Healthcare-associated infections and antimicrobial resistance in Canadian acute care hospitals, 2014-2018.

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Healthcare-associated infections and antimicrobial resistance in Canadian acute care hospitals, 2014-2018.

Can Commun Dis Rep. 2020 May 07;46(5):99-112

Authors: Surveillance CNI

Abstract
Background: Healthcare-associated infections (HAIs) and antimicrobial resistance (AMR) pose serious threats to the health of Canadians due to increased morbidity, mortality and healthcare costs. Epidemiologic and laboratory surveillance data, collected through the Canadian Nosocomial Infection Surveillance Program, are used to inform infection prevention and control and antimicrobial stewardship programs and policies. The objective of this study was to describe the epidemiologic and laboratory characteristics and trends of HAIs and AMR from 2014 to 2018 using surveillance data provided by Canadian hospitals participating in the Canadian Nosocomial Infection Surveillance Program.
Methods: Data were collected from 70 Canadian sentinel hospitals between January 1, 2014 and December 31, 2018 for Clostridioides difficile infection (CDI), methicillin-resistant Staphylococcus aureus bloodstream infections, vancomycin-resistant Enterococci bloodstream infections and carbapenemase-producing Enterobacteriaceae. Case counts, rates, outcome data, molecular characterization and antimicrobial resistance profiles are presented. Additionally, hospital-level Escherichia coli antibiogram data were collected and are described.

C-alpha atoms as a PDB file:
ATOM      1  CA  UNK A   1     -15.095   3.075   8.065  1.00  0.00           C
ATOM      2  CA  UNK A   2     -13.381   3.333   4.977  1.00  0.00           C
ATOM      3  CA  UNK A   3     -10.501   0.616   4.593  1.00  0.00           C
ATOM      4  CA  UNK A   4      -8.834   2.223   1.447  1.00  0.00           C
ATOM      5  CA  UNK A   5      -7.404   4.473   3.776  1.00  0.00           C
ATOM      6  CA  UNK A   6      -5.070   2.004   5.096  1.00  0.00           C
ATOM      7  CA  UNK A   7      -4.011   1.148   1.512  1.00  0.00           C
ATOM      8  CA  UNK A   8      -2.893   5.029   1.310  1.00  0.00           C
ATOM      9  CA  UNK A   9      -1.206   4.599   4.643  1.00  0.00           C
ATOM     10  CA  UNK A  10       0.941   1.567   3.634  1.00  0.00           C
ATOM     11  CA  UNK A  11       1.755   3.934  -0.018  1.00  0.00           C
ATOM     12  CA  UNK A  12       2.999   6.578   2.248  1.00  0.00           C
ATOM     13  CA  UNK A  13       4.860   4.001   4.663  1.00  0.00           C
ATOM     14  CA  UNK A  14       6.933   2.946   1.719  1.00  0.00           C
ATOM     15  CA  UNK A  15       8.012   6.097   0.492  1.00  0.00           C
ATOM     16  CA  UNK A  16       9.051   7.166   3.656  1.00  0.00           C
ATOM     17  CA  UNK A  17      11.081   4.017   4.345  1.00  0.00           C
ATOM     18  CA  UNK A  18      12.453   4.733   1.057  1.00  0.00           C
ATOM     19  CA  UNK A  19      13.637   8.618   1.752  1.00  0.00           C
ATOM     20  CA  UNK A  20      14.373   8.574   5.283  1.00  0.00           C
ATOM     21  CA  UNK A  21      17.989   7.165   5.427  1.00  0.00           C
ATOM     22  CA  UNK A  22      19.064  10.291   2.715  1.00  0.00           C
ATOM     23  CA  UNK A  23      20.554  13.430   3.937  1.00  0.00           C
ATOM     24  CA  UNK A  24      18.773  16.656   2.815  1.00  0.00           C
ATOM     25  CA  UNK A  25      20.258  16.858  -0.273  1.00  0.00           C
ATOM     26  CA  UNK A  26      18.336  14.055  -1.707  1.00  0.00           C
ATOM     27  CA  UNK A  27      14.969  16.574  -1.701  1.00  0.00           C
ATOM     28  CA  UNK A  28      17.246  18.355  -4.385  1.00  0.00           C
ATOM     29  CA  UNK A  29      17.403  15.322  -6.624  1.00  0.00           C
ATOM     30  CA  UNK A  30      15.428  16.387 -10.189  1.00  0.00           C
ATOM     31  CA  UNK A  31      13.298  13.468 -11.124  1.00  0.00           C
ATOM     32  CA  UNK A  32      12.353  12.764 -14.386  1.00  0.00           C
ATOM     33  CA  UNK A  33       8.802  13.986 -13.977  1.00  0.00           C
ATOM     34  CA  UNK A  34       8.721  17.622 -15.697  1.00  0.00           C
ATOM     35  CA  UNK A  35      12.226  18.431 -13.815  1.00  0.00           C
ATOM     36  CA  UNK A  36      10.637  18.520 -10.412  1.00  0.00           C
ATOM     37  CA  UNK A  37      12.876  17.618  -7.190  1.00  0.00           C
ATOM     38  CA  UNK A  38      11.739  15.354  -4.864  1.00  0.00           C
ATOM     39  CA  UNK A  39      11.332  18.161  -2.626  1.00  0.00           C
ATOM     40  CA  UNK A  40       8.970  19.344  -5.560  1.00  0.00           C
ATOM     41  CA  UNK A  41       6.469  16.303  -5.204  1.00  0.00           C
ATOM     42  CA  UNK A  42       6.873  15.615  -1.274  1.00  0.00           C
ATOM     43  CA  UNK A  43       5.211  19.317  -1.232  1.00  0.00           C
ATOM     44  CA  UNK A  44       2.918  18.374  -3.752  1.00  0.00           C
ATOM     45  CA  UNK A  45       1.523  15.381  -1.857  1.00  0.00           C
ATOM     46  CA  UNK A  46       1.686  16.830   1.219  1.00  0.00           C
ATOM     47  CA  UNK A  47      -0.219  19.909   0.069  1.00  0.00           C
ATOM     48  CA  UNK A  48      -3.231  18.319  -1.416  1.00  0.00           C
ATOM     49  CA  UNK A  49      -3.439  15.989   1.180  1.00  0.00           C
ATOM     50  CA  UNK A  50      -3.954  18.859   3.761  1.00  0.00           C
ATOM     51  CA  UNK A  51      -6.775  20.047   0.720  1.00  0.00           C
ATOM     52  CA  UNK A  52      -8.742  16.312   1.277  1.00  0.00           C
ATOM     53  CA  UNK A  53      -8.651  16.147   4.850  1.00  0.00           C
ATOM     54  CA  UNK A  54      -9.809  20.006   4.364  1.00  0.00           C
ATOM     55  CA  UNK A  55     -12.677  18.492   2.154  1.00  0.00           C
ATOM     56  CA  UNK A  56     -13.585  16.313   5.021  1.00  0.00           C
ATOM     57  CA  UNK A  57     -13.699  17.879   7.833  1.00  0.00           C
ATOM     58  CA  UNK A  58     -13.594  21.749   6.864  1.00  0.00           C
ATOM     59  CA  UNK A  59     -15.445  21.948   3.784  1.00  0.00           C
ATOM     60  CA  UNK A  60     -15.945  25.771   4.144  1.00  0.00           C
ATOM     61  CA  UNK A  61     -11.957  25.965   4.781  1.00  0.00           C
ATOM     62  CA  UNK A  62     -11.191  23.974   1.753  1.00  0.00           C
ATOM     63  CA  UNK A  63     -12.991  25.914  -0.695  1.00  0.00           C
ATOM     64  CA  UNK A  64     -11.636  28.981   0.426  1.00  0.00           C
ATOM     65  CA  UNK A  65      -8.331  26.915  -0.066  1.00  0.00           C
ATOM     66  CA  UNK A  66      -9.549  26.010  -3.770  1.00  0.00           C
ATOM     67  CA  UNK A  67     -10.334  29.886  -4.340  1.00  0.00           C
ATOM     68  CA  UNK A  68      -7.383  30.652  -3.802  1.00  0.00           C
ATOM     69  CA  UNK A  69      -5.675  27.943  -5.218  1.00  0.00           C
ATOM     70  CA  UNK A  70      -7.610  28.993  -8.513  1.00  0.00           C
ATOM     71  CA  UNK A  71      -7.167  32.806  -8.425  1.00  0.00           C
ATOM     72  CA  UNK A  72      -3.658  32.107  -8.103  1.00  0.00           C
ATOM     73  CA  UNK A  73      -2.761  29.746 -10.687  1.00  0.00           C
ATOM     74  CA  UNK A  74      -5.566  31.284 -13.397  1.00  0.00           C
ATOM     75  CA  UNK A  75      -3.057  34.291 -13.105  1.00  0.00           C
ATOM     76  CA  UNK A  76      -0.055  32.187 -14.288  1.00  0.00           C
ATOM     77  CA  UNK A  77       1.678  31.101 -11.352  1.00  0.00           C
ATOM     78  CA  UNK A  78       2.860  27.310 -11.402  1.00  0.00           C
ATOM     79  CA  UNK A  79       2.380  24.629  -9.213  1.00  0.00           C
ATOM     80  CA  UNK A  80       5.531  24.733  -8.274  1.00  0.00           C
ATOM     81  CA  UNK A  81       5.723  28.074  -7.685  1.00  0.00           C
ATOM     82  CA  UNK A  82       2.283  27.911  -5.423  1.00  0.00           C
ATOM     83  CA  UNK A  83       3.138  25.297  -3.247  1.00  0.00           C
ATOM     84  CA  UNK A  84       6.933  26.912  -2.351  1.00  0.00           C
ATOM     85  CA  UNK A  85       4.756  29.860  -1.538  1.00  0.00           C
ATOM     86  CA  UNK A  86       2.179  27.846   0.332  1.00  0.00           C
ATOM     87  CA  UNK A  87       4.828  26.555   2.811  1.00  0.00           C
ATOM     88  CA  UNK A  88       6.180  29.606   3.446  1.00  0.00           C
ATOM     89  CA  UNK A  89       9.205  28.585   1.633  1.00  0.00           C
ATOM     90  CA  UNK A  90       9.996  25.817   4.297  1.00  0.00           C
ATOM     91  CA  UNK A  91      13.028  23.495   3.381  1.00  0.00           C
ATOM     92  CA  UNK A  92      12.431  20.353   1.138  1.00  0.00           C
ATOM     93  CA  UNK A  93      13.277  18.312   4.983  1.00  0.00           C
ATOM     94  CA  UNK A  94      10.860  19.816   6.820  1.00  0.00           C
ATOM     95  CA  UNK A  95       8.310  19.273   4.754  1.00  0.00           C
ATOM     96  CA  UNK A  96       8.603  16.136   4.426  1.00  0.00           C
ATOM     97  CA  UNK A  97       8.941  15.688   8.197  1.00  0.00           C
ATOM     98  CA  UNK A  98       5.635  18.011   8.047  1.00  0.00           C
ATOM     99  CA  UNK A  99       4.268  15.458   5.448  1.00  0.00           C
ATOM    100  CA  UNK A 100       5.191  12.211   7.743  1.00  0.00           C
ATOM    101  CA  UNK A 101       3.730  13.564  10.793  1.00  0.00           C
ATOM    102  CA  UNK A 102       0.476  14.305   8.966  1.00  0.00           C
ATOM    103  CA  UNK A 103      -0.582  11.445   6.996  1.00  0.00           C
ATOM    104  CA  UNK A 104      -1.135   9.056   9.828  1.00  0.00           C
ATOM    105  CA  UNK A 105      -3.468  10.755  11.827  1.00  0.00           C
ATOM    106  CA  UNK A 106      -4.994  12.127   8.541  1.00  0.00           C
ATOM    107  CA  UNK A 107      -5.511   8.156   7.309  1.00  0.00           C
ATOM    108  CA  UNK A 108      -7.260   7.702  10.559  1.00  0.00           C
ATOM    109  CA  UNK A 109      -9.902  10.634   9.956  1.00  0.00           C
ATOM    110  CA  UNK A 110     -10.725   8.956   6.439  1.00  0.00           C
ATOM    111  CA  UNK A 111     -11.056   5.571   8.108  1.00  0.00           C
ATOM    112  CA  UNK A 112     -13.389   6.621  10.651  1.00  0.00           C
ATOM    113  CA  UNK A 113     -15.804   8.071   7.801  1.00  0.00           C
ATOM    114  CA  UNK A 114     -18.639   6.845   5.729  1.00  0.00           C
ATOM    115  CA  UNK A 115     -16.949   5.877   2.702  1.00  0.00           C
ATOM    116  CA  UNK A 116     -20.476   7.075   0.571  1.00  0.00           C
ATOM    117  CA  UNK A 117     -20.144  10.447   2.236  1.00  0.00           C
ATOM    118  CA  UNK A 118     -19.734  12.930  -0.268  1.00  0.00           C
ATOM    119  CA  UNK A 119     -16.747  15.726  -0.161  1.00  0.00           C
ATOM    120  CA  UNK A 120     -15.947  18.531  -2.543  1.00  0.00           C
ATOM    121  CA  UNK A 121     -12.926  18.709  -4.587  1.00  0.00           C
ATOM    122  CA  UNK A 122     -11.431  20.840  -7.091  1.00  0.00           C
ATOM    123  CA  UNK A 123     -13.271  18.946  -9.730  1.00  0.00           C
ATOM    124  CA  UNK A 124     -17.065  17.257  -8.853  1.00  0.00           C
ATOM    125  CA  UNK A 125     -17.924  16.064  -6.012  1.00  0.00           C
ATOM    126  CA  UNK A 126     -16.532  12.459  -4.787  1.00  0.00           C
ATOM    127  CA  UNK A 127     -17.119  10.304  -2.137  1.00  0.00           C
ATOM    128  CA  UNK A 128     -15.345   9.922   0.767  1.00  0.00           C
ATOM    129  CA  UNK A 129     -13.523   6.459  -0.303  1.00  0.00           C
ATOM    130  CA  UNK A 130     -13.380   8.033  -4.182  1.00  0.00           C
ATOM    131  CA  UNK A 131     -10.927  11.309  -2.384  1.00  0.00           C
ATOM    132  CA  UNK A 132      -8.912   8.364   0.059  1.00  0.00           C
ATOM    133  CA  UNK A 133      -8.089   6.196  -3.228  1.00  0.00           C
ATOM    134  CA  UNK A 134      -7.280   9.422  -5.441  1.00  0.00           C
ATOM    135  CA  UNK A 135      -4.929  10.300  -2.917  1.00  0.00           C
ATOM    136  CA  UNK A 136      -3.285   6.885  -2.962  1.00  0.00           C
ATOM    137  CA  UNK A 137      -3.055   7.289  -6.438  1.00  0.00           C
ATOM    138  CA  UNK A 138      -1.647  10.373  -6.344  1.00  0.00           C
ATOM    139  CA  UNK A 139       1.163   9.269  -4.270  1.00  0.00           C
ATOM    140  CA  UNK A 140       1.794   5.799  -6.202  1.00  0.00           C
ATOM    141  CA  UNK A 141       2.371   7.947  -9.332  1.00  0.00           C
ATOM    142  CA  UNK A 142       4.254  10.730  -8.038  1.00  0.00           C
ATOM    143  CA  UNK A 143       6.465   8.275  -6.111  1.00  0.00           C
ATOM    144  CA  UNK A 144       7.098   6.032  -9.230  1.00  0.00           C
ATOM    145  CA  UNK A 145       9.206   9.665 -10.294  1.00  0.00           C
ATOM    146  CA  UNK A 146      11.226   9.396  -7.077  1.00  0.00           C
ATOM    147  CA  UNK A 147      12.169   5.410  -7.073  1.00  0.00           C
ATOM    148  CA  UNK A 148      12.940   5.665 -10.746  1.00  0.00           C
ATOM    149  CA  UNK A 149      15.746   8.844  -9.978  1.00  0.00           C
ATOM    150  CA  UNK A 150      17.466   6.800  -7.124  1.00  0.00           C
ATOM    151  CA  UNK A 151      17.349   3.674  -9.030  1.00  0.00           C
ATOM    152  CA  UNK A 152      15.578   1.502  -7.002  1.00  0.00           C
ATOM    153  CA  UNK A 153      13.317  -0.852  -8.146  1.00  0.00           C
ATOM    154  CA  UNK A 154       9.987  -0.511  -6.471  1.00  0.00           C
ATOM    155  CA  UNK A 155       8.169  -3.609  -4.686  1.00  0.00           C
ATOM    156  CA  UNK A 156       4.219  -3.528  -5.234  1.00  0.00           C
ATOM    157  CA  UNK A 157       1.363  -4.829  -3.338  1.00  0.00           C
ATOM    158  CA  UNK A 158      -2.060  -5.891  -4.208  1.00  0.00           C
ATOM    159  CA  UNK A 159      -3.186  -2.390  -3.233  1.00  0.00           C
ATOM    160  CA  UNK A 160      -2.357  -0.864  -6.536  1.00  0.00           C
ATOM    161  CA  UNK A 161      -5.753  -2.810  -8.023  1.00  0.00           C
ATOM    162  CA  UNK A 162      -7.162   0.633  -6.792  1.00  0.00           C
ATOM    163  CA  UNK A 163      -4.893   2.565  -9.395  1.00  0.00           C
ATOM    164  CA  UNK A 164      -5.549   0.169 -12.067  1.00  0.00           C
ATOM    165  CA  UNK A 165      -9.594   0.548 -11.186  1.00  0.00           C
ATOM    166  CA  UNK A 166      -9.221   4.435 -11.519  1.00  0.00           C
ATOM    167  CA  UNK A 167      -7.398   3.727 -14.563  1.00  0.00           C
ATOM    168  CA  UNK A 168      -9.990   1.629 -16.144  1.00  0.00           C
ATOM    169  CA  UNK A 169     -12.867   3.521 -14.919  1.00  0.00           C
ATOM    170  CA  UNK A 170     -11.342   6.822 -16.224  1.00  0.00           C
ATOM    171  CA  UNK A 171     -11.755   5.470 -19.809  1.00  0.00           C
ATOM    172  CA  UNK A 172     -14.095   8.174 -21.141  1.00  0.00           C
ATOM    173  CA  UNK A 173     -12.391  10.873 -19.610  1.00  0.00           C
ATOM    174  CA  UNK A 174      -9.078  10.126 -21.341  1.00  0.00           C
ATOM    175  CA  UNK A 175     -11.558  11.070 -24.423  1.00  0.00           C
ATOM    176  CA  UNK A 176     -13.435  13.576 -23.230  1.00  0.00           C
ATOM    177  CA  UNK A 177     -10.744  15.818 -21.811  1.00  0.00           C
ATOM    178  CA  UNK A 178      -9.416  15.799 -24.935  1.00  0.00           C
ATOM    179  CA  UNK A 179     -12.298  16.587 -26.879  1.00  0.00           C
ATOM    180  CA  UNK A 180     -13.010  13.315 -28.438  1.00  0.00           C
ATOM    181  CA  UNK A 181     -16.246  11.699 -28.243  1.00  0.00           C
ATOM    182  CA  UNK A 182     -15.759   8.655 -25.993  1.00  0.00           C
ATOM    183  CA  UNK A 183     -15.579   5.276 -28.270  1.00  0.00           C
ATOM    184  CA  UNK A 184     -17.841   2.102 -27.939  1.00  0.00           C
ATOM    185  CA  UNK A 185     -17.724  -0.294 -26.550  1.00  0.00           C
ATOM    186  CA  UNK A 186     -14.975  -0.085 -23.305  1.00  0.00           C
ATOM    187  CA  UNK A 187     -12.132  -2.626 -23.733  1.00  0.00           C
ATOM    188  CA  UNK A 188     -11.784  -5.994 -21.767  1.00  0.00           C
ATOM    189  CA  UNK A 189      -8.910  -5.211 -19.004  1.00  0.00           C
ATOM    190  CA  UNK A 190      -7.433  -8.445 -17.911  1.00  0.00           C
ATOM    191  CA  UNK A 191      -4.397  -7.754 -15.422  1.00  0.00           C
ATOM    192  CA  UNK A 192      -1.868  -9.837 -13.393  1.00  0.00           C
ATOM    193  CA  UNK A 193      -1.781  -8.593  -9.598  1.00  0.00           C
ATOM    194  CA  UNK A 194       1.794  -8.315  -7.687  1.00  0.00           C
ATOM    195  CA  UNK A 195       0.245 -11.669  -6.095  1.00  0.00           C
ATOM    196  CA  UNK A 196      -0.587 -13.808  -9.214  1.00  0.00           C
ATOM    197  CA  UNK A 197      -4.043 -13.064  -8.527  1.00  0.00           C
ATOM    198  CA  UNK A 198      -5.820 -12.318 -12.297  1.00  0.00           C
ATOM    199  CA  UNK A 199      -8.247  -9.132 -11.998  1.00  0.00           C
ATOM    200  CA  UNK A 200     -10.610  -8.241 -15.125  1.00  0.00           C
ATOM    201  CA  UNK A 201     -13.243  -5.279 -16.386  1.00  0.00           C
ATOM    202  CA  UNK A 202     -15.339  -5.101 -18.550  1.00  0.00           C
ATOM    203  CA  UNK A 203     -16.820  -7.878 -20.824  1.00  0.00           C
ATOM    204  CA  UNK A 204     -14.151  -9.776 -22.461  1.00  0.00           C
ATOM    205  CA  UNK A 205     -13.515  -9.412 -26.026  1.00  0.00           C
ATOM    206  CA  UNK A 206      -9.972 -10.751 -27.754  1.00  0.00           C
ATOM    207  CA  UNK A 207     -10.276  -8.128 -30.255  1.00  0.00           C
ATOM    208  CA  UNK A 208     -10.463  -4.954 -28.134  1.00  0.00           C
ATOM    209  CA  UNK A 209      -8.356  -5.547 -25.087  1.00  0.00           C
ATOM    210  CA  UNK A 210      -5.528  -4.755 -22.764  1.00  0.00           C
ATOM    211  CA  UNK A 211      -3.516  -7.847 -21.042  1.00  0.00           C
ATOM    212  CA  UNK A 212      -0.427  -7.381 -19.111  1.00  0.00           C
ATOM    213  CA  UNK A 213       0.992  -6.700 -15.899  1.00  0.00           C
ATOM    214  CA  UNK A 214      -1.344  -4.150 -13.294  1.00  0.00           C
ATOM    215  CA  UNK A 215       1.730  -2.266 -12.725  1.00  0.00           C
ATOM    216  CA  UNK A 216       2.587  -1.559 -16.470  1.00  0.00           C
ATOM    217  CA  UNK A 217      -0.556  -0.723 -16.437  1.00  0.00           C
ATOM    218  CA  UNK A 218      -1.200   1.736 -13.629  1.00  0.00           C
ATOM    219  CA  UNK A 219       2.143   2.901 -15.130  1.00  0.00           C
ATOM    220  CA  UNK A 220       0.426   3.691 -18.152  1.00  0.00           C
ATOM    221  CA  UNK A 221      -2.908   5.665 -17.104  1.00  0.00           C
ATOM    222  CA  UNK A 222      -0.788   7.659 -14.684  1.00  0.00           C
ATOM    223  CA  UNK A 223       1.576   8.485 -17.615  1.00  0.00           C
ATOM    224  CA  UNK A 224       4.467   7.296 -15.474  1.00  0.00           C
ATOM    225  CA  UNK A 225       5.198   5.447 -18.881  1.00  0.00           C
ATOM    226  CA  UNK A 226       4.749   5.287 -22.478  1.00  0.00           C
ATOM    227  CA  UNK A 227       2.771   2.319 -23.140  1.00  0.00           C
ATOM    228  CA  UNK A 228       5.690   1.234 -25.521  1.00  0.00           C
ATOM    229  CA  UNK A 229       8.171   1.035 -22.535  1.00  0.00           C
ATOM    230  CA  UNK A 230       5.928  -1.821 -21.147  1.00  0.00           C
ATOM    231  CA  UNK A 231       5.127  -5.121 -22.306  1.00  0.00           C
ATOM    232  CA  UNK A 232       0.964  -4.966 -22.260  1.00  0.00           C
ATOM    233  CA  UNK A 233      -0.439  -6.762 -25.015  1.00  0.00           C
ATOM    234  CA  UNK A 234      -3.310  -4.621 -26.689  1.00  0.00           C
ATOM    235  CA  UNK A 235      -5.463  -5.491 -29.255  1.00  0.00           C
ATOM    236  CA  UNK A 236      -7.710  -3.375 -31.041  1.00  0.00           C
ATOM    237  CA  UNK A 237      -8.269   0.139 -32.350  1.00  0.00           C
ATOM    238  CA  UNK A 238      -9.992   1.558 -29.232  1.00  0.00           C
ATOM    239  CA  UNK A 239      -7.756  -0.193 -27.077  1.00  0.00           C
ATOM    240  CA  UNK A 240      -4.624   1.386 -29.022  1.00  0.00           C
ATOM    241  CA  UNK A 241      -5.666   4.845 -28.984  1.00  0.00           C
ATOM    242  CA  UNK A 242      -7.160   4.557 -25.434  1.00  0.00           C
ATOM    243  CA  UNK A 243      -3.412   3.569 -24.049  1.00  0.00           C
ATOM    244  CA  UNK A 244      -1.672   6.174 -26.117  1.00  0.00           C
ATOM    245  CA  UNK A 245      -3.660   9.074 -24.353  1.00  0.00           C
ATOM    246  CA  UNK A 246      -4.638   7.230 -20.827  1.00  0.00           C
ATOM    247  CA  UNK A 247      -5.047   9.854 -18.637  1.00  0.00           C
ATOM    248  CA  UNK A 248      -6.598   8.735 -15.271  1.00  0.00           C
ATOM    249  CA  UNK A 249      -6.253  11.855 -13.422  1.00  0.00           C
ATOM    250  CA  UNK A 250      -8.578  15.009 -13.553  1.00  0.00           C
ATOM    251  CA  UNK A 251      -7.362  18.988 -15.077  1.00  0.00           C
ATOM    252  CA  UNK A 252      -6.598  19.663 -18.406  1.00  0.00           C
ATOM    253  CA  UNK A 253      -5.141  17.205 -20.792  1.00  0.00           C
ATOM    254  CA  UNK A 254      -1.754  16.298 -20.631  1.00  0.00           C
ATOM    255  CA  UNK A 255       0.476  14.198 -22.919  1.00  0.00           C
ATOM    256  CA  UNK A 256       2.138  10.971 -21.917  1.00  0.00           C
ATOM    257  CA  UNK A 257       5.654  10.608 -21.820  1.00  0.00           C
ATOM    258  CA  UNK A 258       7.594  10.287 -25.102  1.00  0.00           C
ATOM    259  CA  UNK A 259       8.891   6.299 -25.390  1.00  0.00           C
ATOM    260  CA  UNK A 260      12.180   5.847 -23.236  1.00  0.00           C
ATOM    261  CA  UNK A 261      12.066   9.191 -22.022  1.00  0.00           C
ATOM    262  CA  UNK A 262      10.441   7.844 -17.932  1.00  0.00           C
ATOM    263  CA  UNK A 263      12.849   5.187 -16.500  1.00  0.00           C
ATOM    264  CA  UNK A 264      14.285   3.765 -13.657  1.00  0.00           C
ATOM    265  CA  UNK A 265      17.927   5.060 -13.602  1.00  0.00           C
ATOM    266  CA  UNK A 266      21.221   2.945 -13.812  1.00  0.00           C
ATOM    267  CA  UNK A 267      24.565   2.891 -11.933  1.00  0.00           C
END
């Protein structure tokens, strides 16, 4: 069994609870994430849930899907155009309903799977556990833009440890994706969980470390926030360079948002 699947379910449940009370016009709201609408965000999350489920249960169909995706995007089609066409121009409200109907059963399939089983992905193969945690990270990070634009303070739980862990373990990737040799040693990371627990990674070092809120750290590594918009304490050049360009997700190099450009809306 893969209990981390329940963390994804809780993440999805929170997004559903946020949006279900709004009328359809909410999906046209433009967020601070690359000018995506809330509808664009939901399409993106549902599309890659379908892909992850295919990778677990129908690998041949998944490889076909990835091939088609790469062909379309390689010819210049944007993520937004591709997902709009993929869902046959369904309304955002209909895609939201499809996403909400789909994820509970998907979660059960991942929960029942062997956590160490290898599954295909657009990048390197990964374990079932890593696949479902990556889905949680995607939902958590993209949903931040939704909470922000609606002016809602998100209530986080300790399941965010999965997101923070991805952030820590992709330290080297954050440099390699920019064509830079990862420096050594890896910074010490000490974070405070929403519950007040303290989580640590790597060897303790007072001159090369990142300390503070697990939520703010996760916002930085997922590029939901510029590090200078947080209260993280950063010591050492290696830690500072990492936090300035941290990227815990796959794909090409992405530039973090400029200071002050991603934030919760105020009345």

Results: Increases in rates per 10,000 patient-days were observed for methicillin-resistant S. aureus bloodstream infections (59%; 0.66-1.05, p=0.023) and vancomycin-resistant Enterococci bloodstream infections (143%; 0.14-0.34, p=0.023). However, CDI rates decreased by 12.5% between 2015 and 2018 (from 6.16-5.39, p=0.042). Carbapenemase-producing Enterobacteriaceae infection rates remained low and stable whereas colonization increased by 375% (0.04-0.19; p=0.014).
Conclusion: Ongoing efforts to prevent HAIs and reduce AMR in Canada require consistent, standardized surveillance data from acute care hospitals. Increased collaboration with provincial, territorial and international partners in infection prevention and control, as well as antimicrobial stewardship, will be essential in reducing the burden of observed HAIs (including antimicrobial resistant organisms).

PMID: 32558807 [PubMed - as supplied by publisher]